China plunders Zim wildlife

ZIMBABWE is preparing to ship at least 170 baby elephants to China as it has emerged that seven Chinese veterinarian doctors are camped at Hwange National Park preparing the animals for the rigors of a long-distance flight.

Wongai Zhangazha

The elephants are destined for Chimelong Safari Park in Guangdong Province of China, which has reportedly ordered 200 elephants from Zimbabwe.

In June, Zimbabwe exported 24 elephants to China to fulfill part of the order, but preparations are in progress to send yet another batch despite global protests from animal rights and conservationist groups.

The Chinese veterinarian doctors are preparing the elephants for export by, among other exercises, caging and familiarising them with an environment similar to a cargo plane so as to condition them for the long flight, thereby minimising shock and stress during the journey as elephants are known to be sensitive animals.

In addition, the baby elephants, which are between two-and-a-half and five years old, are being given limited feeding as part of the preparations.

Reports of the presence of Chinese veterinary doctors at Hwange National Park and the exportation of wildlife to China has angered wildlife lovers, including a Liberal Democrat member of the European Union parliament for the South East of England, Catherine Bearder, who wrote a letter to Zimbabwe’s Ambassador to Belgium Tadeous Chifamba demanding an explanation.

The EU parliament is based in Brussels, Belgium.

“I was most disturbed this week to hear reports that staff at Hwange National Park have been suddenly removed from their posts and replaced by Chinese staff and veterinarians. It would appear that this new staff is preparing the departure of elephants and lions from Zimbabwe to China. Last time we met in February, I expressed concern regarding Zimbabwe’s decision to export animals out of Hwange National Park to Chinese zoos,” wrote Bearder on June 25.

The parliamentarian has managed to convince the EU to step up the fight against wildlife trafficking by preparing an EU Action Plan.

She expressed concerned that the removal of young elephants from their natural habitats limited their chances of survival as they are more vulnerable without their herds.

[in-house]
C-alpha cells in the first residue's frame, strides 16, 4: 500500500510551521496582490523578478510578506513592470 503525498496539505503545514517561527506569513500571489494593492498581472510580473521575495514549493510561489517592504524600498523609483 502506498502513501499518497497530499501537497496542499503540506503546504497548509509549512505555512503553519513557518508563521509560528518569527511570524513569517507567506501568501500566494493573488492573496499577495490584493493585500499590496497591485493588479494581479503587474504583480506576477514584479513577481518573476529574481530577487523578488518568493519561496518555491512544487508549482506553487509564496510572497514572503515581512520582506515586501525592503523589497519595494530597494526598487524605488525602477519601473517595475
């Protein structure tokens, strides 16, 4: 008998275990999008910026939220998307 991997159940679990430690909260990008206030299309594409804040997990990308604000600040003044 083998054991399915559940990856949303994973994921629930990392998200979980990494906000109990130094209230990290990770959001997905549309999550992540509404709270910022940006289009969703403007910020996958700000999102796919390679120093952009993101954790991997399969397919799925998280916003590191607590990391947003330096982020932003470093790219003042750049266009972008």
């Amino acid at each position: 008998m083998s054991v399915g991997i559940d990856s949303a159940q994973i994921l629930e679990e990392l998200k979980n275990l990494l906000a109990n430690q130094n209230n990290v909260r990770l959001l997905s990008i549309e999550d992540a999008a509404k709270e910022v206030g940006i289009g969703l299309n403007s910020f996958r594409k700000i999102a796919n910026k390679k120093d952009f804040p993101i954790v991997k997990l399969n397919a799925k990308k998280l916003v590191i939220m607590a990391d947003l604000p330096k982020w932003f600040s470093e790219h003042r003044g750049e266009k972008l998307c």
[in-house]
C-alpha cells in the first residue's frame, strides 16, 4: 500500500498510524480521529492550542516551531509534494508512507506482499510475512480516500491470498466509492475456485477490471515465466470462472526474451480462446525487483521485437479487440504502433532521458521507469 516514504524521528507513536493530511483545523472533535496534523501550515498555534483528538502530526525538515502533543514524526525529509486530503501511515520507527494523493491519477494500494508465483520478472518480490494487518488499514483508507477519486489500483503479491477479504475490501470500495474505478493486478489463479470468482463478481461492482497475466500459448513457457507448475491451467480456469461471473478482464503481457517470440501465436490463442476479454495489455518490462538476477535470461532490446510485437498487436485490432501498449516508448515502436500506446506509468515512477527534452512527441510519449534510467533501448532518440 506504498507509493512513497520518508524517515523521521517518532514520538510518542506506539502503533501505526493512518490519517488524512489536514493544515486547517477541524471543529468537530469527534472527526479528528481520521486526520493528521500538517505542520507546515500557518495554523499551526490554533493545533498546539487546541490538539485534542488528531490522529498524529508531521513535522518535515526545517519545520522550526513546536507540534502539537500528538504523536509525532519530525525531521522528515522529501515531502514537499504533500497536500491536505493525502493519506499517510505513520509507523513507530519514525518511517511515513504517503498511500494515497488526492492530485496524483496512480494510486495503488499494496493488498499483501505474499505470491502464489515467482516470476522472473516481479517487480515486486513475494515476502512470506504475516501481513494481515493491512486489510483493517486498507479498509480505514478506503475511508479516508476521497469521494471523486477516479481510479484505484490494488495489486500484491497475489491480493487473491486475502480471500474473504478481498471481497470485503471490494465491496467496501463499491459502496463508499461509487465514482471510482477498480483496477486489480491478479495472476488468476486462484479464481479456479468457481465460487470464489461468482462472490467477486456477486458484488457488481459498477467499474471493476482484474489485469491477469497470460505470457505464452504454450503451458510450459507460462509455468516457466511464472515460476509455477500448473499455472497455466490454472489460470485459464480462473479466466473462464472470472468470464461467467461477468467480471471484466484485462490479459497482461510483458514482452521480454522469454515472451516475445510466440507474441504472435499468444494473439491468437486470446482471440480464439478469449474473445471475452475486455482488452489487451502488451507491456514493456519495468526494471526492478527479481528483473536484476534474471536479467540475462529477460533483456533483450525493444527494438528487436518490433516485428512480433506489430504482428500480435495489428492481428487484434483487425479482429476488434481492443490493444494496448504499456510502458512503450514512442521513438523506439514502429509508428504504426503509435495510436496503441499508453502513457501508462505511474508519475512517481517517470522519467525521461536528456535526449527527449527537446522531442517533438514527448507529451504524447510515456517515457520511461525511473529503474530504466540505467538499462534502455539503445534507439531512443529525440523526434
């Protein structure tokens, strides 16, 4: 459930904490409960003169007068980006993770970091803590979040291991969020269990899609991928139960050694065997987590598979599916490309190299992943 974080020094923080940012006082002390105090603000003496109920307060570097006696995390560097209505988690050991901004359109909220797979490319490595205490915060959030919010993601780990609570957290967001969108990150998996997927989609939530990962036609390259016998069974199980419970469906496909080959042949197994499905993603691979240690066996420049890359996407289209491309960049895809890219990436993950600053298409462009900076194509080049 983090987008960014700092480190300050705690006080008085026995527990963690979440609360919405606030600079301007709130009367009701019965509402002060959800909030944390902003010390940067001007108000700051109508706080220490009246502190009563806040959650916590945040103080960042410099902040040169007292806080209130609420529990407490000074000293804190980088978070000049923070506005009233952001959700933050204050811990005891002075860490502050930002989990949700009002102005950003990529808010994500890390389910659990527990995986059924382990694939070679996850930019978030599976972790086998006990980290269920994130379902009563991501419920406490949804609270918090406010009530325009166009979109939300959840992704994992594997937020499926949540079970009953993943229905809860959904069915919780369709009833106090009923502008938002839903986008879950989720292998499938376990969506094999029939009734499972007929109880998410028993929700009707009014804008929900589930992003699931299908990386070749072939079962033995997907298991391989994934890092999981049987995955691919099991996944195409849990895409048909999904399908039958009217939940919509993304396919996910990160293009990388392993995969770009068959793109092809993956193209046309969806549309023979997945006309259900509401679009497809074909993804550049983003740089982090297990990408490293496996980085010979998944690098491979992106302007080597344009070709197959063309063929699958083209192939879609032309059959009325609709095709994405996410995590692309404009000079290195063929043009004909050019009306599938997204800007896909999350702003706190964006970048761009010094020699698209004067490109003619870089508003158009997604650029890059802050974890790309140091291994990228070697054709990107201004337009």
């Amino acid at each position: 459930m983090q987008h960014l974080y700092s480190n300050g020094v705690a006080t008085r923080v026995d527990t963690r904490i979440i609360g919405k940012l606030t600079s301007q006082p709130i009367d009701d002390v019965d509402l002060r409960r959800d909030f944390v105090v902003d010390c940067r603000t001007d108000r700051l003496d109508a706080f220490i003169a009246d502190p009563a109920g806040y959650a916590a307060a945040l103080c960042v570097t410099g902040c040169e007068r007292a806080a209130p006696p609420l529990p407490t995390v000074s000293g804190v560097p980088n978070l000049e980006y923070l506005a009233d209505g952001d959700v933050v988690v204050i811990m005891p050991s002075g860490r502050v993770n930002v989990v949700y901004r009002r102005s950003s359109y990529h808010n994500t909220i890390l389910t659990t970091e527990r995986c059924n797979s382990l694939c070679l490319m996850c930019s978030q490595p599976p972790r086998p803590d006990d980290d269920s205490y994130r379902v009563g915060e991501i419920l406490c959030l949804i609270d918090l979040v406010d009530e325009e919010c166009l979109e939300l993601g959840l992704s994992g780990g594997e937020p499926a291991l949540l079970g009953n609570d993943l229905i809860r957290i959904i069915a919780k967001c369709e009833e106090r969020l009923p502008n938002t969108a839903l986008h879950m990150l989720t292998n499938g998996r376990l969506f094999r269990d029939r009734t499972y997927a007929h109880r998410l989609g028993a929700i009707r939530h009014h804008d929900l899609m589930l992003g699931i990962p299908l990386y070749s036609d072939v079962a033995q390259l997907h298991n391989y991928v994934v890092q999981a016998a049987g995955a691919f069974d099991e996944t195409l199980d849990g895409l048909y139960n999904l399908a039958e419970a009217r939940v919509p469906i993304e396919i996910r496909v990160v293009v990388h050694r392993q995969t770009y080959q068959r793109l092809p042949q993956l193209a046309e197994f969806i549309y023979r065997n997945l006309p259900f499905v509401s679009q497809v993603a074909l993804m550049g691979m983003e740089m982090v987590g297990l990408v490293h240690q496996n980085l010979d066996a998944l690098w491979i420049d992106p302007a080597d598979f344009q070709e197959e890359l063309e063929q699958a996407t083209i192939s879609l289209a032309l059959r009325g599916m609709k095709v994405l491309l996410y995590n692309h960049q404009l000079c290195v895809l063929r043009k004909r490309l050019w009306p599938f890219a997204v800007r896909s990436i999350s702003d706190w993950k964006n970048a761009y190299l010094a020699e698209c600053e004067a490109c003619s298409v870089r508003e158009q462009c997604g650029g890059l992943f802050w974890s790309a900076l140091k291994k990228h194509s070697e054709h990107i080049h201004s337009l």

However, permanent secretary in the Ministry of Environment Water and Climate, Prince Mupazviriho yesterday dismissed the allegations as baseless.

“That’s a lie. It is not true. There is no such thing like that,” he said.

The exportation of the first batch of animals caused global controversy but the Convention on International Trade in Endangered Species of Wild Fauna and Flora (Cites) management authority of China told the Cites secretariat based in Geneva, Switzerland, that the movement would not affect the survival of the baby elephants.

“The secretariat was informed by the Cites Management Authority of China (the Management Authority) on 3 July 2015 that it received an application to import 27 live elephants from Zimbabwe,” explained Cites.

“The Management Authority explained that the Chinese authorities had requested and received from the authorities in Zimbabwe confirmation that: the Zimbabwean export permit received by the Chinese authorities was valid and authentic; the export would not be detrimental to the survival of the species in the wild; and that the animals would be transported in conformity with recommendations of the Conference of the Parties to Cites on Transport of live specimens.”

The elephants’ export come at a time the illegal killing by an American of Cecil, a 13-year-old, rare, black-maned lion and a popular tourist attraction, has caused global consternation and a backlash against Africa’s multi-million dollar hunting industry.

'

Comments are closed.

AMH logo

© 2016 The Zimind. All Rights reserved.